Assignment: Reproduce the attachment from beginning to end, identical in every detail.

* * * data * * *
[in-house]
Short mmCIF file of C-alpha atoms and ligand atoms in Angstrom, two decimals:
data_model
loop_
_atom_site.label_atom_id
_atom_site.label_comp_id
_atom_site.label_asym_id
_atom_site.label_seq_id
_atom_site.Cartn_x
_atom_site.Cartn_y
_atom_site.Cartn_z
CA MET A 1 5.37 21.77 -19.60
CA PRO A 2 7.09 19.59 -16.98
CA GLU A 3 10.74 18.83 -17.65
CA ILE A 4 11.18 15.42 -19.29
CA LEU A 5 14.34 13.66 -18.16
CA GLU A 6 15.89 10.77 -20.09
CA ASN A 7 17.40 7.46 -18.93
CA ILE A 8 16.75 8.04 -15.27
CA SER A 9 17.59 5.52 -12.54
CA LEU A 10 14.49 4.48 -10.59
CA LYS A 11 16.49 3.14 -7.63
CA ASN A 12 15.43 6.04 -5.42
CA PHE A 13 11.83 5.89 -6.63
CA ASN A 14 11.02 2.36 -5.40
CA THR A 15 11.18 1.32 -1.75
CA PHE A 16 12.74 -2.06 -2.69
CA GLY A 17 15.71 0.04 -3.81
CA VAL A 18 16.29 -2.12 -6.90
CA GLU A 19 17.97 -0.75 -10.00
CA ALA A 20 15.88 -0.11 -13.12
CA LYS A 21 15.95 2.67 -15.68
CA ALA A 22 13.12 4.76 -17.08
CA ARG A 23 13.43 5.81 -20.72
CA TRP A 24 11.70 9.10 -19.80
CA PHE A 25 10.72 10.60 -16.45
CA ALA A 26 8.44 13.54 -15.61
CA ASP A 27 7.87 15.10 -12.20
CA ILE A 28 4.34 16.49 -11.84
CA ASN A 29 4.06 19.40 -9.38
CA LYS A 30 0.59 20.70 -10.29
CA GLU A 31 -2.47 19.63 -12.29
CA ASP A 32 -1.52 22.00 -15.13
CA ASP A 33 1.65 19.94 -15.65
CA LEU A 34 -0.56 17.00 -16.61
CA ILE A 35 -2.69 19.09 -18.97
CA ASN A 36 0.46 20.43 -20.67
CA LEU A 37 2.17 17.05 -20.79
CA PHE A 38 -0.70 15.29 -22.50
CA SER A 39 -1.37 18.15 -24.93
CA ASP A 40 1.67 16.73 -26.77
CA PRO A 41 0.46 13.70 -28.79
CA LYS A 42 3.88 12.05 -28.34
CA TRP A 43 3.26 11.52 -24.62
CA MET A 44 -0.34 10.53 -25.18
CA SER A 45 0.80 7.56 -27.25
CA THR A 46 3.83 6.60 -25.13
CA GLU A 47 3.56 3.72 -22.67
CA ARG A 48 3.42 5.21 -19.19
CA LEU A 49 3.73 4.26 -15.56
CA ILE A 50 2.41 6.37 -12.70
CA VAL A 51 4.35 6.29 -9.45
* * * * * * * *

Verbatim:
[in-house]
Short mmCIF file of C-alpha atoms and ligand atoms in Angstrom, two decimals:
data_model
loop_
_atom_site.label_atom_id
_atom_site.label_comp_id
_atom_site.label_asym_id
_atom_site.label_seq_id
_atom_site.Cartn_x
_atom_site.Cartn_y
_atom_site.Cartn_z
CA MET A 1 5.37 21.77 -19.60
CA PRO A 2 7.09 19.59 -16.98
CA GLU A 3 10.74 18.83 -17.65
CA ILE A 4 11.18 15.42 -19.29
CA LEU A 5 14.34 13.66 -18.16
CA GLU A 6 15.89 10.77 -20.09
CA ASN A 7 17.40 7.46 -18.93
CA ILE A 8 16.75 8.04 -15.27
CA SER A 9 17.59 5.52 -12.54
CA LEU A 10 14.49 4.48 -10.59
CA LYS A 11 16.49 3.14 -7.63
CA ASN A 12 15.43 6.04 -5.42
CA PHE A 13 11.83 5.89 -6.63
CA ASN A 14 11.02 2.36 -5.40
CA THR A 15 11.18 1.32 -1.75
CA PHE A 16 12.74 -2.06 -2.69
CA GLY A 17 15.71 0.04 -3.81
CA VAL A 18 16.29 -2.12 -6.90
CA GLU A 19 17.97 -0.75 -10.00
CA ALA A 20 15.88 -0.11 -13.12
CA LYS A 21 15.95 2.67 -15.68
CA ALA A 22 13.12 4.76 -17.08
CA ARG A 23 13.43 5.81 -20.72
CA TRP A 24 11.70 9.10 -19.80
CA PHE A 25 10.72 10.60 -16.45
CA ALA A 26 8.44 13.54 -15.61
CA ASP A 27 7.87 15.10 -12.20
CA ILE A 28 4.34 16.49 -11.84
CA ASN A 29 4.06 19.40 -9.38
CA LYS A 30 0.59 20.70 -10.29
CA GLU A 31 -2.47 19.63 -12.29
CA ASP A 32 -1.52 22.00 -15.13
CA ASP A 33 1.65 19.94 -15.65
CA LEU A 34 -0.56 17.00 -16.61
CA ILE A 35 -2.69 19.09 -18.97
CA ASN A 36 0.46 20.43 -20.67
CA LEU A 37 2.17 17.05 -20.79
CA PHE A 38 -0.70 15.29 -22.50
CA SER A 39 -1.37 18.15 -24.93
CA ASP A 40 1.67 16.73 -26.77
CA PRO A 41 0.46 13.70 -28.79
CA LYS A 42 3.88 12.05 -28.34
CA TRP A 43 3.26 11.52 -24.62
CA MET A 44 -0.34 10.53 -25.18
CA SER A 45 0.80 7.56 -27.25
CA THR A 46 3.83 6.60 -25.13
CA GLU A 47 3.56 3.72 -22.67
CA ARG A 48 3.42 5.21 -19.19
CA LEU A 49 3.73 4.26 -15.56
CA ILE A 50 2.41 6.37 -12.70
CA VAL A 51 4.35 6.29 -9.45